Thursday, 10 August 2017

EIF 2017 - Don Giovanni at the Festival Theatre, or, A Welcome Return

When the 2017 Festival Programme was announced this stood out amongst the opera offerings after  the Budapest's glorious Nozze di Figaro in 2015. This Don Giovanni isn't quite as outstanding but it is still very good.

In my past experience this is a really difficult opera to stage – I've sat through poor attempts from Tim Albery at Scottish Opera, Rufus Norris at English National Opera and Kaspar Holten at the Royal Opera. This felt rather less of a staging than the Figaro. There are a couple of raised platforms of different heights with stairs at the two back corners of the reduced playing area. Other than that set is provided by a troupe of young actors, dressed to look (it seemed to me) like classical statuary. This provides some lovely moments – for example the carriage they form to carry in Zerlina on her first entrance, and the descent into hell where they form a writhing body of grasping hands like something out of an Old Master painting dragging down Don Giovanni works better than any other staging I've seen (though the blackout should come before they leave the stage it being otherwise too obvious (at least from the Upper Circle) that Giovanni is walking off unharmed. But at other times Ivan Fischer (who directs as well as conducts) seems less sure what to do with them, and particularly when acting as walls and balconies, impressively dexterous though they are, I didn't think it was as effective as the similar device in the recent Opera North Billy Budd. Fischer is also uneven in his direction of the principals. Overall I felt they came across as more convincing and moving characters than in any of those fully staged productions I mentioned, but there are still missed psychological depths here. In particular, I didn't think anyone had quite decided what has happened to Donna Anna in that opening attack, which is rather crucial. There are also a few clumsily managed escapes (most notably Leporello sneaking off at one point in Act Two), and Giovanni failing to recognise Elvira in their first scene in Act One was also not convincing.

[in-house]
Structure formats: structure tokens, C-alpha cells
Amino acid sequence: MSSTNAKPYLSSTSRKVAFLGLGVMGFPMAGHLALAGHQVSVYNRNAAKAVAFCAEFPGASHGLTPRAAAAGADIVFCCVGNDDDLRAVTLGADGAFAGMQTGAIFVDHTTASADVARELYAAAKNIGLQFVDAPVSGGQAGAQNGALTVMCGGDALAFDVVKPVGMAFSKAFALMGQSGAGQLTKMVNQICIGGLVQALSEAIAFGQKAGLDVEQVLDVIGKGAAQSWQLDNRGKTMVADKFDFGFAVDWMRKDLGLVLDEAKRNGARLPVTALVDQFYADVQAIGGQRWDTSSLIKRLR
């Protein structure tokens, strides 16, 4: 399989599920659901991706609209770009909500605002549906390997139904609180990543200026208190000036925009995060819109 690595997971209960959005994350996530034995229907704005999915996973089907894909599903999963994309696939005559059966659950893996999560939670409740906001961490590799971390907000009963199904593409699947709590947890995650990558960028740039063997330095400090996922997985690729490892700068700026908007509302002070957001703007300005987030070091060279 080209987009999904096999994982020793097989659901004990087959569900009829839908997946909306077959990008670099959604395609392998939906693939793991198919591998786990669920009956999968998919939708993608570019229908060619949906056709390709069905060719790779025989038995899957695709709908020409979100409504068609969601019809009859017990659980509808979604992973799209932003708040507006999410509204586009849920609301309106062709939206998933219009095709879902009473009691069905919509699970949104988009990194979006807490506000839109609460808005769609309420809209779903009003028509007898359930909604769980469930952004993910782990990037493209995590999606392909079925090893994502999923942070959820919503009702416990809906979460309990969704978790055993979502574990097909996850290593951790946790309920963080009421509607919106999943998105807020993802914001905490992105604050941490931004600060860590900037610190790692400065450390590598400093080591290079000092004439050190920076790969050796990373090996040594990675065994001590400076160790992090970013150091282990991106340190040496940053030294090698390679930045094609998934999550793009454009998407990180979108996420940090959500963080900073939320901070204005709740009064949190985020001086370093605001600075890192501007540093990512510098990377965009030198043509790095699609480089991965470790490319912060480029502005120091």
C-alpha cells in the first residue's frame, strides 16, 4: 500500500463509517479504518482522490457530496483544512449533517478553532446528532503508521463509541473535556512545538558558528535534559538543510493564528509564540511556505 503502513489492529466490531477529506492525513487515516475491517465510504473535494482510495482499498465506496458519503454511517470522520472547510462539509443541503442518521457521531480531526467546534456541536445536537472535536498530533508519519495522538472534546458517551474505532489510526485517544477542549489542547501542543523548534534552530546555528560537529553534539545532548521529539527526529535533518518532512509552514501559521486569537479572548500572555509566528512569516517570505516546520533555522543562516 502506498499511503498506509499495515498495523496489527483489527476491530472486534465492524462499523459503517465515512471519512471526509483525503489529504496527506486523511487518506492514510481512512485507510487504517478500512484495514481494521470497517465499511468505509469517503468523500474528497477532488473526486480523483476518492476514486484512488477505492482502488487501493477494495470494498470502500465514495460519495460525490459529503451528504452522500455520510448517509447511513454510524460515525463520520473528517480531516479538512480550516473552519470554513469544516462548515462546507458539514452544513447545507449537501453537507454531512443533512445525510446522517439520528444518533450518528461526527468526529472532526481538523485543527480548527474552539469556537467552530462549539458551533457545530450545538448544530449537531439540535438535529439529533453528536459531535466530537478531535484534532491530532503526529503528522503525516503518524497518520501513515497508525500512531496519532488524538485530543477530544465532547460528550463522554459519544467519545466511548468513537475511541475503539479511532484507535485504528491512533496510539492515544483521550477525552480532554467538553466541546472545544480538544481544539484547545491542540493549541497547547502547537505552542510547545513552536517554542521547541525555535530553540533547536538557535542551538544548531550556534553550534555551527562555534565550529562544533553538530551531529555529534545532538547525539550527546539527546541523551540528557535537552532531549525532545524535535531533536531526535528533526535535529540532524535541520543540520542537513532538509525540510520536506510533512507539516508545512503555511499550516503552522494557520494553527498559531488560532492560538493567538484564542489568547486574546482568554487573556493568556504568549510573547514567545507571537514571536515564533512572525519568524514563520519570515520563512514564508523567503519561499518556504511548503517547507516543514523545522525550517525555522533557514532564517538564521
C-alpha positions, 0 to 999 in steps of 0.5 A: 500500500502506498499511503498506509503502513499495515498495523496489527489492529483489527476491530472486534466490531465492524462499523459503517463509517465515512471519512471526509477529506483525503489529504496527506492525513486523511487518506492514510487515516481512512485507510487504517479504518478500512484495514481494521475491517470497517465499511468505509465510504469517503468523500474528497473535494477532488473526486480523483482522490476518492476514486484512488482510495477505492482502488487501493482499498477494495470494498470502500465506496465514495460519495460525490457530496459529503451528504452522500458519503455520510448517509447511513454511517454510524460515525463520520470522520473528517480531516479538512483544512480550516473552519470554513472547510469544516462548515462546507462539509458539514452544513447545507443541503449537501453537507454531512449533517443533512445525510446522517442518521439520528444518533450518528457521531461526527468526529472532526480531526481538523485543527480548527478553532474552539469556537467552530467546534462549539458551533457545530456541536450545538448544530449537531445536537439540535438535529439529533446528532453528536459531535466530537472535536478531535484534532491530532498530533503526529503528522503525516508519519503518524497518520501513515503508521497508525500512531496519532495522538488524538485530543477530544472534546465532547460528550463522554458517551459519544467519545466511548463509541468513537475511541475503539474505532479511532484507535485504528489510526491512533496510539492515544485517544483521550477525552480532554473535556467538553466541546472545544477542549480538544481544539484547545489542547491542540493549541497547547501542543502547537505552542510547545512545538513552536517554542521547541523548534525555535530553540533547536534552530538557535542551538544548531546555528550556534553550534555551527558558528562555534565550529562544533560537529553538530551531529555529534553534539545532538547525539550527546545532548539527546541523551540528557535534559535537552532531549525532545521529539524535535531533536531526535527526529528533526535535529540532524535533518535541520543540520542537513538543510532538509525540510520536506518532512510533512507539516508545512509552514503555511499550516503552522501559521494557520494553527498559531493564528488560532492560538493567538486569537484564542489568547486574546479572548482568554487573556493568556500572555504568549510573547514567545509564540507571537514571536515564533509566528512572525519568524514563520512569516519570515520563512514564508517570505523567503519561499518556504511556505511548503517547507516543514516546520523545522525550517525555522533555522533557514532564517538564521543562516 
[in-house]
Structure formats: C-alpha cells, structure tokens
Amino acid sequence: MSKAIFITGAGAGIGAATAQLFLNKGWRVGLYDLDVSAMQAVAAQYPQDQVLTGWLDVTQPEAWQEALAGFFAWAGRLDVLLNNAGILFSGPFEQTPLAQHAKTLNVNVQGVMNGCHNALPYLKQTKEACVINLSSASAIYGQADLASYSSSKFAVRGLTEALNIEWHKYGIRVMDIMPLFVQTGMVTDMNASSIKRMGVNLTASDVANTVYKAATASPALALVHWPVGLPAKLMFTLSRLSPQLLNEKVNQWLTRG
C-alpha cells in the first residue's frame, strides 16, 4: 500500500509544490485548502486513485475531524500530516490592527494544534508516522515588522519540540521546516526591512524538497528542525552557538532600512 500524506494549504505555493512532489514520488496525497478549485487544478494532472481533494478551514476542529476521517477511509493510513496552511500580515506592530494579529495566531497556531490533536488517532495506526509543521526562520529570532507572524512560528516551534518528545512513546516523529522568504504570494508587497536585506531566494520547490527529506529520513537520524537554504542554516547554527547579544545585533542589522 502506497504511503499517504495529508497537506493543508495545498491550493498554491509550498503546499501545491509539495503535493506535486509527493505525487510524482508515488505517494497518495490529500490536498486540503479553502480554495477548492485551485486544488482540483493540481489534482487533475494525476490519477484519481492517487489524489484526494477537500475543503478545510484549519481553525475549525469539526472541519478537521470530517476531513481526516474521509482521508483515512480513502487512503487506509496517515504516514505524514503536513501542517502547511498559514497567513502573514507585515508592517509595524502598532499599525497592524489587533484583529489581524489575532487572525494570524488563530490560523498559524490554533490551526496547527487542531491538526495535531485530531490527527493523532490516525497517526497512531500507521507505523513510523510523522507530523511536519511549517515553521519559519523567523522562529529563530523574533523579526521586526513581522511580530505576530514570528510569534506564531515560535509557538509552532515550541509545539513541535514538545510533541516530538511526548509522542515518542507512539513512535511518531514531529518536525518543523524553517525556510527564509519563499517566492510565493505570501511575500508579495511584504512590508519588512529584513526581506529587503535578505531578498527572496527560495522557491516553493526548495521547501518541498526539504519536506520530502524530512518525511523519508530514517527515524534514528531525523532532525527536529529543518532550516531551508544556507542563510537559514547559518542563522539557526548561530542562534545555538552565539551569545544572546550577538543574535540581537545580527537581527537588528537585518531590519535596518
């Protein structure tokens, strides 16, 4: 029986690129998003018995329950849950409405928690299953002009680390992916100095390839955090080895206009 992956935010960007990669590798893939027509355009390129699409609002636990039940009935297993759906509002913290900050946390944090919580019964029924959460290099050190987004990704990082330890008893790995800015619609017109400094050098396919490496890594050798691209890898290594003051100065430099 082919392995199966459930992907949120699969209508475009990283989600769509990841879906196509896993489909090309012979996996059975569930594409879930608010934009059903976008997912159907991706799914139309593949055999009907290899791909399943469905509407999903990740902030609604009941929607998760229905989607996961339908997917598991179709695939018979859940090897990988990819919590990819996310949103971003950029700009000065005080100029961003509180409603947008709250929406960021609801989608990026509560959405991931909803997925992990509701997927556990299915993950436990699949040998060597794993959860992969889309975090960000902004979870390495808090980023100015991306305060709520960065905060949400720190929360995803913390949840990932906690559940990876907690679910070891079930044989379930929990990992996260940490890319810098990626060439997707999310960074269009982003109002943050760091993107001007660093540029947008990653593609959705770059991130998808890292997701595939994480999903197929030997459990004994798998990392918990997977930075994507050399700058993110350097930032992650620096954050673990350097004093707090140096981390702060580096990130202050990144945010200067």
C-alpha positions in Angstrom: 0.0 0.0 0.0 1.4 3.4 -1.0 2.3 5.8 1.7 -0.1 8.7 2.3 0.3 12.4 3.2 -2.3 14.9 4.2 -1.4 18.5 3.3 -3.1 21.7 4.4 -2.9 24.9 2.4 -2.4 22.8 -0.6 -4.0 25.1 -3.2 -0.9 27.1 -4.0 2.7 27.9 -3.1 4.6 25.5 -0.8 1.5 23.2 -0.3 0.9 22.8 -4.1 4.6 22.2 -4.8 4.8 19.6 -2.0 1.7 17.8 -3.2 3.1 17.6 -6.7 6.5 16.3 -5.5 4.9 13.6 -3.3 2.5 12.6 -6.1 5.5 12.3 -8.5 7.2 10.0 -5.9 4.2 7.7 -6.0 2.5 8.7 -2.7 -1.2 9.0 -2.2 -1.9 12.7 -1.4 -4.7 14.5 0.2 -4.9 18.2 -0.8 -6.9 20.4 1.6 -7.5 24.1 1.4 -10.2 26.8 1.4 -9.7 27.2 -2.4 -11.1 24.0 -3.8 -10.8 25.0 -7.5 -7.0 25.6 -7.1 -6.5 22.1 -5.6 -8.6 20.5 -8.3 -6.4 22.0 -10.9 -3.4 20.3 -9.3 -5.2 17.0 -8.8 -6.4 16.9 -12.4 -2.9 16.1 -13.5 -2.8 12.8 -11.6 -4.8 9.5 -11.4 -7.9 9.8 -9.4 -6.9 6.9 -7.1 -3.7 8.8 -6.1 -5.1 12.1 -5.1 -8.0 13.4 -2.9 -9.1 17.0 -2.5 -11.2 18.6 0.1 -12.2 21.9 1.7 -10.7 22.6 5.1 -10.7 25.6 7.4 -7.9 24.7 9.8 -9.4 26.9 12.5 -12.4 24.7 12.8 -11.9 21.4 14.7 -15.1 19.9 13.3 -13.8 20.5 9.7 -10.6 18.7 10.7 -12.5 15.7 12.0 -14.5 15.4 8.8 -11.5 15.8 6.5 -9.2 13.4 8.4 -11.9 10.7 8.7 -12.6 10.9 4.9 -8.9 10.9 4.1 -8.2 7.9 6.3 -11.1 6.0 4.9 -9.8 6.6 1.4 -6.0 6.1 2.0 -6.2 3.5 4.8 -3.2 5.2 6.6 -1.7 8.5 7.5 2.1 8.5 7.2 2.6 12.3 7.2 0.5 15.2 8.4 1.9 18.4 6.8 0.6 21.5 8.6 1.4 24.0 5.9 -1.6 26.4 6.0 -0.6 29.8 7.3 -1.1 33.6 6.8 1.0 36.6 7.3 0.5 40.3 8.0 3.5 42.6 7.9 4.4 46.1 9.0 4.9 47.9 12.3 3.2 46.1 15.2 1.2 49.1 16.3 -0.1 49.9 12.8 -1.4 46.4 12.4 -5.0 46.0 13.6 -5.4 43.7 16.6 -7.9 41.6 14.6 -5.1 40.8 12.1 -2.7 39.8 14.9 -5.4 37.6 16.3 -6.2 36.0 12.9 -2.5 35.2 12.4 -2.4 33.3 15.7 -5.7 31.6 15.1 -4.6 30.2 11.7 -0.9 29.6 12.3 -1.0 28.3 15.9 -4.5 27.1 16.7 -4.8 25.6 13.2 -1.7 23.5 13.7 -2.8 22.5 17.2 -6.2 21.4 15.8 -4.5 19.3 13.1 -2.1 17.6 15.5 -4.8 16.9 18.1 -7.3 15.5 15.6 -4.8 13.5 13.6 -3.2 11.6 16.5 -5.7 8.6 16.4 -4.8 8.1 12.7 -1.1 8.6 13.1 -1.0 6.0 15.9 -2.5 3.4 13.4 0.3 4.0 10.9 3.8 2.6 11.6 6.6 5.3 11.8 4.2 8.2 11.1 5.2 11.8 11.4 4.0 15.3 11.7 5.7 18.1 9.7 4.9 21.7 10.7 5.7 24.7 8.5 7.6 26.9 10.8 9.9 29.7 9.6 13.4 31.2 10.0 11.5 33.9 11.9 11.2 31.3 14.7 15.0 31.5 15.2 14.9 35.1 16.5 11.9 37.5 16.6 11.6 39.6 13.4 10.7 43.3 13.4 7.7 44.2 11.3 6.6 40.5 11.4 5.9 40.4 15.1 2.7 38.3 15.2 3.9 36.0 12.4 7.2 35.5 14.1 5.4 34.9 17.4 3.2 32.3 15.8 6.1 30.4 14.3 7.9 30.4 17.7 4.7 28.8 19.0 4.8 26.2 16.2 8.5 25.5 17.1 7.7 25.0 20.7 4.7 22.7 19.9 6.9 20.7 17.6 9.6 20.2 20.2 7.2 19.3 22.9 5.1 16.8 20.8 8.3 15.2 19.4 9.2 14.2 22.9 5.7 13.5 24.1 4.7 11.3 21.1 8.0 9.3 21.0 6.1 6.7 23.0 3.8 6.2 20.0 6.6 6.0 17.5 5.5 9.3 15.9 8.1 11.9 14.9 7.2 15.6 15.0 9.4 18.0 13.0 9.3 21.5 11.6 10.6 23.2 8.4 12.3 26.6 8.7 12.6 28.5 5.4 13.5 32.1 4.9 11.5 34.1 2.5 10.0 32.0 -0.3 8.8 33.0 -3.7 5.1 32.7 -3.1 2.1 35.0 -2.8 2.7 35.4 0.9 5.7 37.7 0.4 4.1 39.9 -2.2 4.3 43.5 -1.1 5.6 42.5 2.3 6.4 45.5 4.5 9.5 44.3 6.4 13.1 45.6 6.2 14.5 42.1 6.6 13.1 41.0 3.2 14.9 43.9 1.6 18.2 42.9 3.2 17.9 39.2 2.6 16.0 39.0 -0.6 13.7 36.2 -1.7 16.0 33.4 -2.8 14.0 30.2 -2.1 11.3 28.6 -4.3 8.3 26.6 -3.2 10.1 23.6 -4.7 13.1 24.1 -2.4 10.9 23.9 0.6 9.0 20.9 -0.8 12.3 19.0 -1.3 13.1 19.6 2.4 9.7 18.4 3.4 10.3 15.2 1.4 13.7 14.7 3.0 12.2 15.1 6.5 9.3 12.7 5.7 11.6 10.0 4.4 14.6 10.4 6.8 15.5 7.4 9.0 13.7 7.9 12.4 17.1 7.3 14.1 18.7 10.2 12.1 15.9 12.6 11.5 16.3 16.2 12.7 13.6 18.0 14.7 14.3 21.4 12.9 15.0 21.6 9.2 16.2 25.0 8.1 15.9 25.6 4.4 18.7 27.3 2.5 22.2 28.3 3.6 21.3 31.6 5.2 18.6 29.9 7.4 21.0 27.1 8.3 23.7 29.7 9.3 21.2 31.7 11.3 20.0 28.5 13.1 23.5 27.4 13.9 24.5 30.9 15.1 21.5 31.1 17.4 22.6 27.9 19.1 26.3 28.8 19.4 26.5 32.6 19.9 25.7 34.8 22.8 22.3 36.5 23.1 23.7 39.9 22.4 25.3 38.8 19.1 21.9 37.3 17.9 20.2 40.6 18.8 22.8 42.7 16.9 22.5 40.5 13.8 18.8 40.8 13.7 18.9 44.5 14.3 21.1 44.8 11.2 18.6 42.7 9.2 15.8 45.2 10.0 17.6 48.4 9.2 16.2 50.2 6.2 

What sustains what seemed to me more of a stand and deliver version than the Figaro are the musical standards, which are overall high. The finest single moment for me was Laura Aikin's (Donna Anna) great Act One aria – a demonstration of controlled power, dynamic range, and emotional singing of the highest order. Christopher Maltman's Don Giovanni is also strongly and characterfully sung with a nice insouciance of manner. His uneasy partnership with Leporello (sung with authority and character by Jose Fardilha) was also well brought out. Some of the others took, I thought, a little time to settle. Lucy Crowe's Donna Elvira didn't quite have the same precision and beauty commanded by Aikin but strengthened as the evening progressed. Jeremy Ovenden's Ottavio was a little thin voiced to my ear, and I wasn't quite as impressed by him as many of the rest of the audience.

The singers were supported by generally marvellous playing from the Budapest Festival Orchestra conducted by Ivan Fischer. They brought a sense of forward momentum, of sweep while still finding what I think of as the Mozartian melancholy ache, and knowing when to linger and make more of a particular moment of beauty or feeling. Just occasionally in Act One pit and stage were not wholly in harmony, and I sometimes thought Fischer wanted to go faster than his singers were altogether comfortable with.

Taken altogether this is another very fine evening, and certainly far more satisfying dramatically than many other fully staged versions. Two performances remain. Well worth catching.

No comments:

Post a Comment